Uniformed Services University of the Health Sciences
4301 Jones Bridge Road
Bethesda, Maryland 20814
Phone: (301) 295-9802
From common diseases to complicated ones, faculty members in USU'S Department of Dermatology teach medical students, residents and staff physicians important lessons about skin. This knowledge is harnessed inside the military's best hospitals to treat a host of skin-related problems, from psoriasis and rosacea to immune disorders and cancer.
Besides educating the next generation of uniformed physicians, faculty members at USU also push research boundaries through original investigations that happen on campus and through collaborations with leading dermatologists in the world's best laboratories. This cutting-edge work continues improving all levels of skin care, from earlier diagnoses for troubling, sometimes life-threatening diseases to better, more comprehensive treatments for healthier uniformed forces.
Explore these web pages to learn more about dermatology education and research at USU.
Dr. Rajesh Thangapazham recently published a paper that was featured on the cover of the Journal of Investigative Dermatology (2014 Feb; 134(2):538-40). He found that cultured human dermal papilla cells have the capacity to induce complete human hair follicles and sebaceous glands in grafted bioengineered dermal-epidermal composites. This work could lead to technologies for restoration of hair to bald scalp and the development of next-generation skin substitutes that promote hair follicle neogenesis. The model system can also be used to study human hair follicle neogenesis and regeneration with cultured adult cells, evaluate hair loss therapies, and may be adaptable to examine the regeneration of other skin appendages. Cover of the JID.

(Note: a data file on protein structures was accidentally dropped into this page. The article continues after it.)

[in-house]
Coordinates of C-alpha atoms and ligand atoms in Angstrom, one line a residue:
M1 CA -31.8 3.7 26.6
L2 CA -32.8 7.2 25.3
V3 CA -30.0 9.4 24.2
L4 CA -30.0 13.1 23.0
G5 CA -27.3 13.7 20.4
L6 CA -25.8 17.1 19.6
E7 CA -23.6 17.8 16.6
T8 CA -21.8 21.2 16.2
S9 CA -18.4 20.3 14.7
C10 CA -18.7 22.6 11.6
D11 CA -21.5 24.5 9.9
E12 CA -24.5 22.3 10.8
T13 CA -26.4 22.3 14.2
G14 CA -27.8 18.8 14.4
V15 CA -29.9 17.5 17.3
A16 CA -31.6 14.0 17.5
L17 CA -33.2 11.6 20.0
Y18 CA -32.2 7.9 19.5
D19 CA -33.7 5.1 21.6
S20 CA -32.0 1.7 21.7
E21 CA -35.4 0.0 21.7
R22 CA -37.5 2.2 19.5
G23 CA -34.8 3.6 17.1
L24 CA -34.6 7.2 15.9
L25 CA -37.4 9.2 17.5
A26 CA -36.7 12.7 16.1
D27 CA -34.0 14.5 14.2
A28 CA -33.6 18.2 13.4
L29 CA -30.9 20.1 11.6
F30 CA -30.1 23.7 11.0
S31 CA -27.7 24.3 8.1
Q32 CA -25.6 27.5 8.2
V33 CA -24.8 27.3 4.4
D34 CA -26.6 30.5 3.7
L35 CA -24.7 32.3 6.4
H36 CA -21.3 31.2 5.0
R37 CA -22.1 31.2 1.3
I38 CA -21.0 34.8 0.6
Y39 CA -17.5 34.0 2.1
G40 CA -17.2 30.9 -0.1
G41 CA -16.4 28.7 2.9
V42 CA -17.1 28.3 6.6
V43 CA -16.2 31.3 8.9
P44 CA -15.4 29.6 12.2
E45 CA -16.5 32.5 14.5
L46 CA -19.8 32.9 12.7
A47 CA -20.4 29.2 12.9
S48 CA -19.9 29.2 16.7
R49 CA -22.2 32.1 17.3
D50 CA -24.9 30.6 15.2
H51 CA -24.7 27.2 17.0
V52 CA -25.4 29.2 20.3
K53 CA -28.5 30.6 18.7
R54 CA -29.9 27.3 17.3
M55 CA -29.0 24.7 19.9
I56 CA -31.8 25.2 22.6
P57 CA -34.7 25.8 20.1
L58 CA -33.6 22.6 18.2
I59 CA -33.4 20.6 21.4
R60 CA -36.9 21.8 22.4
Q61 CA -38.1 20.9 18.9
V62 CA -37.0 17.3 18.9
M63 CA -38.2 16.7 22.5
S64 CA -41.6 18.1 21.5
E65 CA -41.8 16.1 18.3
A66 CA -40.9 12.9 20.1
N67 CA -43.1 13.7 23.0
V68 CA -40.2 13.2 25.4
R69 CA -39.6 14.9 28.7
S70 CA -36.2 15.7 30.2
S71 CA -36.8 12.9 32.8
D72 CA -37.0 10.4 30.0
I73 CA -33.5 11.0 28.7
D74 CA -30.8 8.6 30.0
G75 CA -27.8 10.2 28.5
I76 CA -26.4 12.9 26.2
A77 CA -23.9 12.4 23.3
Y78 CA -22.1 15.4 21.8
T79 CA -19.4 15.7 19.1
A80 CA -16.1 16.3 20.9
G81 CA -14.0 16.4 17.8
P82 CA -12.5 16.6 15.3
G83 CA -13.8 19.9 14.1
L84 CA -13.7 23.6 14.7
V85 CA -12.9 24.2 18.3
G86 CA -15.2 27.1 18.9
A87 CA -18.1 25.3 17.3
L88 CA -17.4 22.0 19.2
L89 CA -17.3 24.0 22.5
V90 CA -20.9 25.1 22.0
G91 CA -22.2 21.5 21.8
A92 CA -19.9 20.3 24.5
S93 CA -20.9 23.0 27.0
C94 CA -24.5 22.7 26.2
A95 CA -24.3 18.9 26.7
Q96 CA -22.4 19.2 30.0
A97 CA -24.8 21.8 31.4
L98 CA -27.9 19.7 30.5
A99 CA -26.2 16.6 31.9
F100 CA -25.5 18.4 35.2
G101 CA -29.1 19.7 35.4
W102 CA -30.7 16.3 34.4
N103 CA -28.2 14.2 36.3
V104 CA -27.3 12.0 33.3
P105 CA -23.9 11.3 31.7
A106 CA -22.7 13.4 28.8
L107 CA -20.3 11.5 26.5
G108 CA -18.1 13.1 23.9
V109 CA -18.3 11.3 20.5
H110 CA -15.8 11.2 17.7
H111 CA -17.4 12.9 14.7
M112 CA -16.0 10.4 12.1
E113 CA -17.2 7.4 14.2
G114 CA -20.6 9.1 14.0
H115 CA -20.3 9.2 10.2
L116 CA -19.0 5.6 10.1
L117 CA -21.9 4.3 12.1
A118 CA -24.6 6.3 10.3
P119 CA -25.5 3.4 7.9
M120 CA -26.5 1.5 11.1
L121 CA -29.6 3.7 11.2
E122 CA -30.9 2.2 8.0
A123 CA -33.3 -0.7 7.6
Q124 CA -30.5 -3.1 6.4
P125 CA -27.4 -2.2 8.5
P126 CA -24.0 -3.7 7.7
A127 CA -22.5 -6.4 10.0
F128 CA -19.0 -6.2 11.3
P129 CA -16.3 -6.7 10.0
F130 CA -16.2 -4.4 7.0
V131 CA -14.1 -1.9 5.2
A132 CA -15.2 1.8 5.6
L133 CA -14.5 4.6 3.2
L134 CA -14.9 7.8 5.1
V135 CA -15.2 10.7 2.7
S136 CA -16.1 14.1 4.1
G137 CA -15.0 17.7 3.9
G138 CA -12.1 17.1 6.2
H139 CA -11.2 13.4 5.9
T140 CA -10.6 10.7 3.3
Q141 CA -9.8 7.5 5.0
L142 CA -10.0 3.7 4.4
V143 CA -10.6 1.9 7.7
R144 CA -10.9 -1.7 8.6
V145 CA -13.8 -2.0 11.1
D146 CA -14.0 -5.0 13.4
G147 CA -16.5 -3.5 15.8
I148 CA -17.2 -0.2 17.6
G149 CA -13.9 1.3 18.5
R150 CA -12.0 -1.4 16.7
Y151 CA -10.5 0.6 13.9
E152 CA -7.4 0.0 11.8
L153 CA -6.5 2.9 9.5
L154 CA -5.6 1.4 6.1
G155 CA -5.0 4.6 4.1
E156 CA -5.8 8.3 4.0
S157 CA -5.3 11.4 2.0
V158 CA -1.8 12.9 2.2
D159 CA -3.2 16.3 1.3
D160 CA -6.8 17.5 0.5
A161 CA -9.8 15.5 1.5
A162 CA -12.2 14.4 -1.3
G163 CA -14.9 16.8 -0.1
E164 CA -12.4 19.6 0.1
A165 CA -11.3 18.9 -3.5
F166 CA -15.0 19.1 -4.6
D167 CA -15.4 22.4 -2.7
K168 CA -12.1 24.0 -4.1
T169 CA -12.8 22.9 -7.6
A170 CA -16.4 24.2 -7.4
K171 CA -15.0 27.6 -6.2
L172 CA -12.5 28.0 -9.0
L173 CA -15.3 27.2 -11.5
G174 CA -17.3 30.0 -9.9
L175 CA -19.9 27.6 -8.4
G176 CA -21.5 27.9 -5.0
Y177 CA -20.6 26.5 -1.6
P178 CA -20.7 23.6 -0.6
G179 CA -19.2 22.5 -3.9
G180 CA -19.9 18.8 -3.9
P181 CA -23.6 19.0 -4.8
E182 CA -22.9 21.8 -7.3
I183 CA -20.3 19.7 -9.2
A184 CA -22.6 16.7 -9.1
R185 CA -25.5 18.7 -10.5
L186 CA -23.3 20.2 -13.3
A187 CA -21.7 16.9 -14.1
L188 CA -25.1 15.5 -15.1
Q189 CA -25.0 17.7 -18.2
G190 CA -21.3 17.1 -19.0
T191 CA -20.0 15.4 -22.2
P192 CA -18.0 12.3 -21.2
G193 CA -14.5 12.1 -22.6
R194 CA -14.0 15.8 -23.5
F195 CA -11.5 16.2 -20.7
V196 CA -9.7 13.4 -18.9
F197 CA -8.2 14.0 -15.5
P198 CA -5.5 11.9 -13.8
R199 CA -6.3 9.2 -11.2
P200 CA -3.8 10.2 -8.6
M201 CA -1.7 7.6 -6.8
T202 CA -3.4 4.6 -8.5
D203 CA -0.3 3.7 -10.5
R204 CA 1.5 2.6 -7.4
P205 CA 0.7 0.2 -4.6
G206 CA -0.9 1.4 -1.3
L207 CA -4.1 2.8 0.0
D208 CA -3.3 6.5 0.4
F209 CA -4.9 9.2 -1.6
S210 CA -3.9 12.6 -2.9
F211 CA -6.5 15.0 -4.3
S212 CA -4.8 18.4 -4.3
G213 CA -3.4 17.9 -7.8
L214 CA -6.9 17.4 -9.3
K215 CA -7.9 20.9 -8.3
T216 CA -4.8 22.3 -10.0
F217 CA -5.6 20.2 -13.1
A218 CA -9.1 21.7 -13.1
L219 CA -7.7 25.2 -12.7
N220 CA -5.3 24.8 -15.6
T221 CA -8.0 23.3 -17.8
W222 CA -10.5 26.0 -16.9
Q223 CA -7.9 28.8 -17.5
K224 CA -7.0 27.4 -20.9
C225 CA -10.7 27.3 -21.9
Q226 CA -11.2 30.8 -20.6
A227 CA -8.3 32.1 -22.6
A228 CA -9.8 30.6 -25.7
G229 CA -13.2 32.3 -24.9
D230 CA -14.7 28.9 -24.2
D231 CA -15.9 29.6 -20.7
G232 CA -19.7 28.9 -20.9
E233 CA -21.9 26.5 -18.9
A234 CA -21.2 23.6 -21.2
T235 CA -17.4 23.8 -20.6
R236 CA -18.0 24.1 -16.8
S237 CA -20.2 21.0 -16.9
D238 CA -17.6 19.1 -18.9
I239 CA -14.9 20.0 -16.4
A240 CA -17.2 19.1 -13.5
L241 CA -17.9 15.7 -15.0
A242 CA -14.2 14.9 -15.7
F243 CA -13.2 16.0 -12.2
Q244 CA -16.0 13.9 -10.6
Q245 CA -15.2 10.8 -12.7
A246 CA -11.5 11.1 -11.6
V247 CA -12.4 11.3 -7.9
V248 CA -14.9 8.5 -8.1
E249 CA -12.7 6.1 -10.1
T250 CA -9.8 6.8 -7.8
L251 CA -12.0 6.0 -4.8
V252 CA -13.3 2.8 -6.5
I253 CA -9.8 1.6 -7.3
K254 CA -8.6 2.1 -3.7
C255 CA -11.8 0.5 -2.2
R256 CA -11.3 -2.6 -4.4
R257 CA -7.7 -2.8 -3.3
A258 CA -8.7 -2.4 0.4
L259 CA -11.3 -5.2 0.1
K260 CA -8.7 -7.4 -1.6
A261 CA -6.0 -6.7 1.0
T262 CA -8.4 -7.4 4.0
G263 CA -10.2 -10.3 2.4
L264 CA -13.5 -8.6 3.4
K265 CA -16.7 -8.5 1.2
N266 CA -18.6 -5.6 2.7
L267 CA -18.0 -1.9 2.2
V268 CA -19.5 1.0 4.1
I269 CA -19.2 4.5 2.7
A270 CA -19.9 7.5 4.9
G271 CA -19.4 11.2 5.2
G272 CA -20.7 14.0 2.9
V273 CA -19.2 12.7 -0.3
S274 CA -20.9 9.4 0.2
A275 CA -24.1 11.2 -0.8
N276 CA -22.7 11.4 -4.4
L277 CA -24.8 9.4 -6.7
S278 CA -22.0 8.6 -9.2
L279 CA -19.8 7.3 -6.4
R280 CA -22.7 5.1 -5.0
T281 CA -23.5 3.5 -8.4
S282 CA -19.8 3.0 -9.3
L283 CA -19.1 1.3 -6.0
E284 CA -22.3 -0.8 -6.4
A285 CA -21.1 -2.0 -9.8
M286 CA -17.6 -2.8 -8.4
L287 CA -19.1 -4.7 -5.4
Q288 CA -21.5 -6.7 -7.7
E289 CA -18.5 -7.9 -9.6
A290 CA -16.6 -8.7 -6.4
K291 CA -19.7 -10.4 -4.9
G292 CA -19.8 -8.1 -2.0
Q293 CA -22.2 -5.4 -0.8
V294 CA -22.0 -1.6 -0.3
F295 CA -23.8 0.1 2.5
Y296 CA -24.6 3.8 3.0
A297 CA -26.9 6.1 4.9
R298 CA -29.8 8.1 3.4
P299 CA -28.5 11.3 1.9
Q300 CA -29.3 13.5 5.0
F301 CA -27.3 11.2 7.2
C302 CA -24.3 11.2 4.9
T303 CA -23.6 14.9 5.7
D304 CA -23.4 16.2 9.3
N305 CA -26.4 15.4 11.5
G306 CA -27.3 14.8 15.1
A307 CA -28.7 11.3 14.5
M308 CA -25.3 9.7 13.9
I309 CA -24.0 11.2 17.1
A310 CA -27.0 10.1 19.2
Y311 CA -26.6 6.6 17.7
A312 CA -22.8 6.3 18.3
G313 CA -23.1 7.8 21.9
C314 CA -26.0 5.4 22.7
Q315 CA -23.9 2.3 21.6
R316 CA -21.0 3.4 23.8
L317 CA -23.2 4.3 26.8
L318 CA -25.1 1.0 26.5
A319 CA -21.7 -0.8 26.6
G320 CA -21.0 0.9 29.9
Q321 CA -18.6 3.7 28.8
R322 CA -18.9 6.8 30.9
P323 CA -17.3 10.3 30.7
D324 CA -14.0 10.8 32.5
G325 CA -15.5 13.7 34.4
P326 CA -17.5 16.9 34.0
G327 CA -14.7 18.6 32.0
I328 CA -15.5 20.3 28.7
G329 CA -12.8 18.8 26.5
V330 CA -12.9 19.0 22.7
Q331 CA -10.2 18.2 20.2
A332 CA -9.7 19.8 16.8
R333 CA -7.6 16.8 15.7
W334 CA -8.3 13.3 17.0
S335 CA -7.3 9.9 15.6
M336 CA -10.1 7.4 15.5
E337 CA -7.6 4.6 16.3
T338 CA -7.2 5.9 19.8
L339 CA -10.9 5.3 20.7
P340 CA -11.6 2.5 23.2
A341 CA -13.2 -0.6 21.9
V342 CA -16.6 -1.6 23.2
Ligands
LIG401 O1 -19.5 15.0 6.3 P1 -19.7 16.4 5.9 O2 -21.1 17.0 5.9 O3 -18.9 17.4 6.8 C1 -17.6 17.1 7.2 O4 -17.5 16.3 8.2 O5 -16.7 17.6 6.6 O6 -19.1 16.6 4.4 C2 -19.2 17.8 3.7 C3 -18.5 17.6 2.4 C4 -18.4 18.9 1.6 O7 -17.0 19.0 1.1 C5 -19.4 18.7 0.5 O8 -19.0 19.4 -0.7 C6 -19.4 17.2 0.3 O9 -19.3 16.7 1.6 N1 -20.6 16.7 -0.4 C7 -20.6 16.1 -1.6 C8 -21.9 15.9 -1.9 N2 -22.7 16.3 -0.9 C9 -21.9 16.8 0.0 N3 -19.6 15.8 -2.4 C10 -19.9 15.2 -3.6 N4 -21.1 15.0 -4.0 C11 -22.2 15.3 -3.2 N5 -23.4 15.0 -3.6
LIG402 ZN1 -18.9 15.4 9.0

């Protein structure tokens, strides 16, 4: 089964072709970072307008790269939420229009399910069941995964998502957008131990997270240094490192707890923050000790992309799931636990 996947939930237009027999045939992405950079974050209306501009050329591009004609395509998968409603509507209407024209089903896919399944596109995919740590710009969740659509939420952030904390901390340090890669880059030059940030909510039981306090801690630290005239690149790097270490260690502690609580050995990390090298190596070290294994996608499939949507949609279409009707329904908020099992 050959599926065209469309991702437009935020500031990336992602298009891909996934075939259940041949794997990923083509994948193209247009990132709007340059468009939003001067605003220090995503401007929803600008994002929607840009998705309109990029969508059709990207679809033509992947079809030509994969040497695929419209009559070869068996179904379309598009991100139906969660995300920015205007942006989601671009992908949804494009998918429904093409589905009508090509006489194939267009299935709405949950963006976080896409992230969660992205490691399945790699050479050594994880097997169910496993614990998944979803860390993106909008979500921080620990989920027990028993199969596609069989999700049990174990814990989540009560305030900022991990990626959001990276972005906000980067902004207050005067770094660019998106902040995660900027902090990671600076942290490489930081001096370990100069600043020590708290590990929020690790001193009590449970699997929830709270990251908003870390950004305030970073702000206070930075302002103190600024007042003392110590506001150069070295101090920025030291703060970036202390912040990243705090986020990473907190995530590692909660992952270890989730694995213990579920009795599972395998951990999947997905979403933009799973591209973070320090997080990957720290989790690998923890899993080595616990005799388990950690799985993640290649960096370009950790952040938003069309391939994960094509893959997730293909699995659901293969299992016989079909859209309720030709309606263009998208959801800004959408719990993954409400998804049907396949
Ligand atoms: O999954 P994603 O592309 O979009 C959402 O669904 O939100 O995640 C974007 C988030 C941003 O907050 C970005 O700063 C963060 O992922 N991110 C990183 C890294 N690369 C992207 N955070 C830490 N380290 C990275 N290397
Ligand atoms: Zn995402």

Jon H. Meyerle, MD, LTC MC, USA, joined USU in September 2011 as an Assistant Professor in the Department of Dermatology.
Dr. Meyerle's primary research interests are in the areas of amputee skin care, melanoma and blistering skin diseases.
He is currently developing a therapeutic to alter the skin identity at the amputee stump. The goal of this research is to allow the skin at the stump to take on the properties of skin found on the palms and soles.
Dr. Meyerle became interested in amputee skin care as a result of his interaction with amputees returning from the wars in Iraq and Afghanistan. One of his mentors, Dr. (COL-retired) Chuck Scoville is a strong advocate for amputees and directed the Military Advanced Training Center (MATC) at Walter Reed who encouraged him to pursue ways to address skin disease in this population.
Research in skin disease in amputees is important because over half of amputees develop skin disease at the stump site. This skin disease is often overlooked and not easy to treat. As a result, the amputee cannot wear the prosthesis or use more advanced prosthesis devices.
In addition to research in amputee skin care, Dr. Meyerle also has an interest in better ways to diagnose melanoma. His research in melanoma focuses on the genetic and environmental risk factors for developing melanoma in military personnel. Melanoma is the most significant cancer to affect an active duty military population. It strikes young adults in their 20-40s and, if not diagnosed in time, is fatal.
As a trained immunodermatologist, Dr. Meyerle has a clinical interest in blistering diseases such as pemphigus and pemphigoid. Dr. Meyerle's clinical interests in immunodermatology have been nurtured since fellowship by his mentor, Dr. Grant Anhalt at Johns Hopkins. Dr. Meyerle continues to supervise the only skin immunofluorescence laboratory in the Department of Defense at Walter Reed National Military Medical Center.